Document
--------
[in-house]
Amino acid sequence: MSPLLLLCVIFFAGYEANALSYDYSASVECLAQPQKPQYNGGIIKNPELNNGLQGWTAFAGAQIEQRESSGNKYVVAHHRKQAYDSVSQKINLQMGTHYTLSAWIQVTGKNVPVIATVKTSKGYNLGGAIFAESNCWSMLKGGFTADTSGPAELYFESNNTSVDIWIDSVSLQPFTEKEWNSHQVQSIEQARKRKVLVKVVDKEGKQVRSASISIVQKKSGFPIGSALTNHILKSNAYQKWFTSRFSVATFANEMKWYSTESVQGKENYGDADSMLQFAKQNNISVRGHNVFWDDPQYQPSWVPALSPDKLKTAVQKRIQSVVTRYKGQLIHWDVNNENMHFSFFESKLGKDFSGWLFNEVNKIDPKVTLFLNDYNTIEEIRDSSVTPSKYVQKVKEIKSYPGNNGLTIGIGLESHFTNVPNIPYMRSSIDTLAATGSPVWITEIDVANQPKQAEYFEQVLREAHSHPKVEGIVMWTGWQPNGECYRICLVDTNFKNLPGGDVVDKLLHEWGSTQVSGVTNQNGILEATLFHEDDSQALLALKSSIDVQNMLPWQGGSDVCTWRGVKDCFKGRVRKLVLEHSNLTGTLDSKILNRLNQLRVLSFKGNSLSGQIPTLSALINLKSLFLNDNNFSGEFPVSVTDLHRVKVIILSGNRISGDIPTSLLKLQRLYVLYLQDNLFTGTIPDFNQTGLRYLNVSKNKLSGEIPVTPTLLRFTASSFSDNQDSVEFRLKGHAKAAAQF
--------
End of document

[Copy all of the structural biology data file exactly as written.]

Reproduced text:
[in-house]
Amino acid sequence: MSPLLLLCVIFFAGYEANALSYDYSASVECLAQPQKPQYNGGIIKNPELNNGLQGWTAFAGAQIEQRESSGNKYVVAHHRKQAYDSVSQKINLQMGTHYTLSAWIQVTGKNVPVIATVKTSKGYNLGGAIFAESNCWSMLKGGFTADTSGPAELYFESNNTSVDIWIDSVSLQPFTEKEWNSHQVQSIEQARKRKVLVKVVDKEGKQVRSASISIVQKKSGFPIGSALTNHILKSNAYQKWFTSRFSVATFANEMKWYSTESVQGKENYGDADSMLQFAKQNNISVRGHNVFWDDPQYQPSWVPALSPDKLKTAVQKRIQSVVTRYKGQLIHWDVNNENMHFSFFESKLGKDFSGWLFNEVNKIDPKVTLFLNDYNTIEEIRDSSVTPSKYVQKVKEIKSYPGNNGLTIGIGLESHFTNVPNIPYMRSSIDTLAATGSPVWITEIDVANQPKQAEYFEQVLREAHSHPKVEGIVMWTGWQPNGECYRICLVDTNFKNLPGGDVVDKLLHEWGSTQVSGVTNQNGILEATLFHEDDSQALLALKSSIDVQNMLPWQGGSDVCTWRGVKDCFKGRVRKLVLEHSNLTGTLDSKILNRLNQLRVLSFKGNSLSGQIPTLSALINLKSLFLNDNNFSGEFPVSVTDLHRVKVIILSGNRISGDIPTSLLKLQRLYVLYLQDNLFTGTIPDFNQTGLRYLNVSKNKLSGEIPVTPTLLRFTASSFSDNQDSVEFRLKGHAKAAAQF